Saturday, August 12, 2017

Bill Clinton: Dole Institute Lecture

Former President Bill Clinton gave a lecture at the Robert Dole Institute at the University of Kansas, and spoke kindly of his former political rival.  Here are some excerpts from the speech, touching on tolerance issues.[1]

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For the polarization of American politics is present not just in Washington but in American life. You just look at how many of our collective bigotries we have overcome in America in the last hundred years. We are less racist than we used to be, we are less sexist than we used to be, we are less religiously bigoted than we used to be, we are less homophobic than we used to be. We have one remaining bigotry--we don't want to be around anybody that disagrees with us. Now, we're laughing but you know it's true. We don't even want to watch television news we disagree with.

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A lot of you know that Senator Dole was one of the movers behind the American's With Disabilities Act for good reasons, …. A couple of years ago, I saw him in a wheelchair on the floor of the Senate asking them to ratify the International Convention on Disabilities … as long as I live, I'll remember Bob Dole in his wheelchair talking to the members of the Senate about the imperative of recognizing that not only human dignity but the human potential of everyone, without regard of their physical abilities.

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So, in the face of insecurity, the most predictable path going back to the beginning of humanity and people coming out of caves and clans is to stick to your own kind and try to just push everybody else away as much as you can. But in an inter-dependent world where you can't get away, where actions anywhere affect people everywhere, it's probably not the best choice, which doesn't mean we shouldn't worry about legitimate security concerns; it just means we can't escape each other. The real question of the 21 st Century is not whether Americans will live together but on what terms. The real question of the 21 st Century is not whether we will live with people all around the world but on what terms. Will our inter-dependence be positive or negative? Human nature being what it is, it's a little bit of both but it is clear that for every one of the young people here, the students, for the children you hope to have, the grandchildren I hope you live to see, our job is to build up the positive and reduce the negative forces of our inter-dependence to try to keep big bad things from happening and make as many good things happen as possible and make sure people understand what the promise, as well as the peril, is of the age in which we live. ….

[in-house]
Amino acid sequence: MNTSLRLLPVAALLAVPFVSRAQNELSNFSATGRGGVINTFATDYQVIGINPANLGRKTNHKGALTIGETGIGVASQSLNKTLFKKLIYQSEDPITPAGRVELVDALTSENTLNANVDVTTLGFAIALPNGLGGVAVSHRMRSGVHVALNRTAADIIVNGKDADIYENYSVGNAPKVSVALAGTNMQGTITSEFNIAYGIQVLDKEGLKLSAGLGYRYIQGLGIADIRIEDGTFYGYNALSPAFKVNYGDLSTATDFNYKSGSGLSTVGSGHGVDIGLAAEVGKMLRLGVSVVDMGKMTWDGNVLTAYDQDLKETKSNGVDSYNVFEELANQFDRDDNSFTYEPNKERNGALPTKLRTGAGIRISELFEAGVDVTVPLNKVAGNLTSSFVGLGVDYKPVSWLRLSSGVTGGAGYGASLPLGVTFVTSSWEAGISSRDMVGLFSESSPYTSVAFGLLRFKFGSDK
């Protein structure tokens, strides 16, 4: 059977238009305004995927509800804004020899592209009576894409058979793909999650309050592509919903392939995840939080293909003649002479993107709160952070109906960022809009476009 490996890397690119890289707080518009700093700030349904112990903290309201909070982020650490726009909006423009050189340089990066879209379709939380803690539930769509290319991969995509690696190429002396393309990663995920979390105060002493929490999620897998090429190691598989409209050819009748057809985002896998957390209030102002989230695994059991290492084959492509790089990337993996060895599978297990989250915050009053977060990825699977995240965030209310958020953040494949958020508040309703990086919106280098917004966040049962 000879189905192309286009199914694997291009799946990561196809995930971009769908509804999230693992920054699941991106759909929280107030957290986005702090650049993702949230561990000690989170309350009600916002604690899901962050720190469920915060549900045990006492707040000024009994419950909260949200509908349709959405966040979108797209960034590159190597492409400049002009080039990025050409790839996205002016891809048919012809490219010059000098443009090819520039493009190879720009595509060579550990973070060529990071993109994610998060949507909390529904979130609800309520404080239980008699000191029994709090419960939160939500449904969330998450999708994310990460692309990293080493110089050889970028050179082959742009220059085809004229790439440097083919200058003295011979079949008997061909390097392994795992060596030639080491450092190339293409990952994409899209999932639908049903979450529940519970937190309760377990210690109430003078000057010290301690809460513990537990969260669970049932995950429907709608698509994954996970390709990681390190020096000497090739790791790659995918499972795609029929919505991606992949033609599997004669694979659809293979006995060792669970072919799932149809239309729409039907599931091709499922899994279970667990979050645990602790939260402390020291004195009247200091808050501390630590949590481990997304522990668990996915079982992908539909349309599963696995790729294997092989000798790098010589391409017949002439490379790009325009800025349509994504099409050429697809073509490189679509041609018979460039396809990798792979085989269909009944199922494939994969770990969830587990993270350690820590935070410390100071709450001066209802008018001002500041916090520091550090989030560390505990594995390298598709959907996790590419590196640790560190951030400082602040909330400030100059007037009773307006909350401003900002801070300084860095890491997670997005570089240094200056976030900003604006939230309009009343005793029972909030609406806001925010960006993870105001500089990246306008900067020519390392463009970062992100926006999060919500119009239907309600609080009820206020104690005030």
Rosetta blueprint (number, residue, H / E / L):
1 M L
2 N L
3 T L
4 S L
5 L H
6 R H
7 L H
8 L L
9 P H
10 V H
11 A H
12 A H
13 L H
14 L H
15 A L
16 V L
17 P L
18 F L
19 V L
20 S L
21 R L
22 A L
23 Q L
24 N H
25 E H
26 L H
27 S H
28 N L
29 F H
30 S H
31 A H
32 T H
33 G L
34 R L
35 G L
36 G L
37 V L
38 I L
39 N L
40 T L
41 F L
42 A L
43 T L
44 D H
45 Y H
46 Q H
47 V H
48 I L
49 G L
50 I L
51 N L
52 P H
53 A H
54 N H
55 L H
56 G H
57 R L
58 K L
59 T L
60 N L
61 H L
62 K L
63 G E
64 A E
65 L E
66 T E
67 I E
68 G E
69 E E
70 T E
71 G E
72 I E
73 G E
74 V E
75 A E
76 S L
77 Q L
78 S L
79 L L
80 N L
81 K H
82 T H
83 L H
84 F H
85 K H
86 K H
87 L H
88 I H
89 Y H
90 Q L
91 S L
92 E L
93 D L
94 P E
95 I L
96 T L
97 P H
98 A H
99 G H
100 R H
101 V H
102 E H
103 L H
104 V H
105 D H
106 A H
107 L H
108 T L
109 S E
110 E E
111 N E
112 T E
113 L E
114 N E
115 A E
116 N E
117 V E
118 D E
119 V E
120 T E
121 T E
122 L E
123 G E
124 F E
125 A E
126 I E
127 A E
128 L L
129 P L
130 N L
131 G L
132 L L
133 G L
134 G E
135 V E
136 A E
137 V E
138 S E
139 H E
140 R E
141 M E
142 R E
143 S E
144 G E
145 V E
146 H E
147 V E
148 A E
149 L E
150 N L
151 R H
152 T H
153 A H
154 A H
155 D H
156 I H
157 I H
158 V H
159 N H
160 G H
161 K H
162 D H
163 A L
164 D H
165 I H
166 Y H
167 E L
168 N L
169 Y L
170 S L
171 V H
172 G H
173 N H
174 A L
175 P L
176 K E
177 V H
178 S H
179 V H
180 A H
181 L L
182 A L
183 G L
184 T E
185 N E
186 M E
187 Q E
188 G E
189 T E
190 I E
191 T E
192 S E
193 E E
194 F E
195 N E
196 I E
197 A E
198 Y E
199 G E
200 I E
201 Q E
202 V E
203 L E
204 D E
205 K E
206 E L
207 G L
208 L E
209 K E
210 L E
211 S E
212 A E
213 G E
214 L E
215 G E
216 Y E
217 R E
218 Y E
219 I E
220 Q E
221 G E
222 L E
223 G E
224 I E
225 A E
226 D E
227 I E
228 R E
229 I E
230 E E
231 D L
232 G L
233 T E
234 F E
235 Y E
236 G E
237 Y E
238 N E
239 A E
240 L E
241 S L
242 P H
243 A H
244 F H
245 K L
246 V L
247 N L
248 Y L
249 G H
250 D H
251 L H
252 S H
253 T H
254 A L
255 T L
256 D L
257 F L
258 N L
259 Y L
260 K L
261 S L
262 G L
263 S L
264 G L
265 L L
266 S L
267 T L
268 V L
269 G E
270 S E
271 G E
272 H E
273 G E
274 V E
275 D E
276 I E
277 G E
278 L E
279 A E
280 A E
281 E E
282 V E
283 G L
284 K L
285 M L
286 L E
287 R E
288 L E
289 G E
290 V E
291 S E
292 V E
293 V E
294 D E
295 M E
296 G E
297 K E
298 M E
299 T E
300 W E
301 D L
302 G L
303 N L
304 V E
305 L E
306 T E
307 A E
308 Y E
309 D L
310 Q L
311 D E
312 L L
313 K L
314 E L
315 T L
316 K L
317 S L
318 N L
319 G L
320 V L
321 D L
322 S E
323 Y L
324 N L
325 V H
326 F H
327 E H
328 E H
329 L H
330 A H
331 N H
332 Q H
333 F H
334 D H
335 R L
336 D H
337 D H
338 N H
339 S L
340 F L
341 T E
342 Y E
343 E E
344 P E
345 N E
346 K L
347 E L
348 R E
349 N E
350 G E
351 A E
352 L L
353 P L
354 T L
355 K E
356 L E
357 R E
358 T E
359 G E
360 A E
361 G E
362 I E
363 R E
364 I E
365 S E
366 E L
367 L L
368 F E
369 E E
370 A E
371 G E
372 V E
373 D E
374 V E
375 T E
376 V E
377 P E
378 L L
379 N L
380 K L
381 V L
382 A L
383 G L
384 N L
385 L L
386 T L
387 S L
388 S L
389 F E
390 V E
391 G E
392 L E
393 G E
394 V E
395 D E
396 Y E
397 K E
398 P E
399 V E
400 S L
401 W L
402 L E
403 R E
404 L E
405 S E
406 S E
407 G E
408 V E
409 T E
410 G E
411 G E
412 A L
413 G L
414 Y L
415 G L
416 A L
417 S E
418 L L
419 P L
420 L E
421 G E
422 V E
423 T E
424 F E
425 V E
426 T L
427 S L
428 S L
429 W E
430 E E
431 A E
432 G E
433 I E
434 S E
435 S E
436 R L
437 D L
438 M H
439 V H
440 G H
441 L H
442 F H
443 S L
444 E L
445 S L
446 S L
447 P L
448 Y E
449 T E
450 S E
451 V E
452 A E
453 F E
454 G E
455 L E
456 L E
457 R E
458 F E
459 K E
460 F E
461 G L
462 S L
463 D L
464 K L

And it all begins with the idea that what we have in common is more important than our interesting differences.

[1] Full Transcript:

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